The big networked systems derive value from their scale and the correlation data they unearth from the big data they custody. The patterns they produce through statistical analysis can be sold under various schemes. Primarily, target groups are sold to advertisers. For most members of the target set, their data is commodity. Subtract a member from the set and the pattern remains. Your personal data only has value in concert with all the other members who make up the set. As a single point on a graph, your data doesn’t describe a trend.
With all this data flying around, it would seem that personalization of user experiences would naturally follow. And to some extent, a form of this is happening, but it’s through common patterns, not through deep insight into personal data. Augmented reality (the normalization of reference delusions) attempts to personalize the physical space you move through by superimposing targeted advertising-sponsored hypermedia publications on the smear of spatio-temporal location coordinates surrounding you. Reality becomes shelf space, with brands fighting the visual merchandising war for a home in your selection set.
Back to Sxipper: In order to provide personal data from a persona bank to domesticated web forms and transaction interfaces, Sxipper had to sit in a particular spot on the Network. As a browser plugin, or App, as we call them these days, Sxipper could send and receive form training data to a central cloud; and combine that formal data with a user’s locally-stored encrypted personal data to fill in forms across many different sites. Rather than harvesting correlation data, Sxipper had no access to it’s user’s personal data stores; because of this it had no target audiences to sell.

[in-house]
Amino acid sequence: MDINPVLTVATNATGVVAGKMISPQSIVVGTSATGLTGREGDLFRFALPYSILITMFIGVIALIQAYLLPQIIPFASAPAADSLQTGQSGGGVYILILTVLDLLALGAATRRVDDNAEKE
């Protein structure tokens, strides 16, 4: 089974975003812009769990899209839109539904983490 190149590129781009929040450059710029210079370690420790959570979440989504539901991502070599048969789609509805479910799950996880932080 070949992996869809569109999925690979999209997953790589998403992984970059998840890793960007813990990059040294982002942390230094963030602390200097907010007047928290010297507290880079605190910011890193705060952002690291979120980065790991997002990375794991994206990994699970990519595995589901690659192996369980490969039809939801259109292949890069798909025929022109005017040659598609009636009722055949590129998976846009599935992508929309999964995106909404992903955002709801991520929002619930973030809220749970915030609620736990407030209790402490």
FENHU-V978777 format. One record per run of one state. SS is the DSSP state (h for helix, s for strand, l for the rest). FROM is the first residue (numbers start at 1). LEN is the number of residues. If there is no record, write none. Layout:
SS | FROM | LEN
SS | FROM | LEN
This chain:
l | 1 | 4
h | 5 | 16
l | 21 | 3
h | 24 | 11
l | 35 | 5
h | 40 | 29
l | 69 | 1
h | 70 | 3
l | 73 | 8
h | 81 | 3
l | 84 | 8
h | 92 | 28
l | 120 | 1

The value of identity and gesture data has been an ongoing discussion in the internet identity community. It seems like there must be a business model in there somewhere. The digital deal, the gesture bank, the attention economy, root markets, vendor relationship management, and now personal data lockers have all explored the system (bank) and account model. Anonymized central bank data can still yield correlation data, the patterns, but it forgoes the regular distribution model except through a user opt in. It’s a business model that makes sense and honors user privacy, but has yet to be successfully implemented.
The Selector, along with the information and action card had a similar, but more general structure, as Sxipper. Essentially, it was a client-side application development environment. Information cards were the equivalent of personal data personas, and action cards extended the capability to run a much wider variety of personal scripts across data from multiple sources. But like Sxipper, Microsoft recently put the final nail in the Selector and information card.
There are a couple of ideas from Sxipper that I’d like to see survive its demise. The first is focusing on difference rather than identity. Sxipper used the crowd to build bridges between different interfaces and systems. The diversity of the Network environment is one of its strengths. Sxipper preserved the diversity, but made the complexity disappear. The other idea is, rather than generating personalization from a central data bank, create personalization from the user’s side of the glass. Think of personalization as emanating from the person, rather than the system.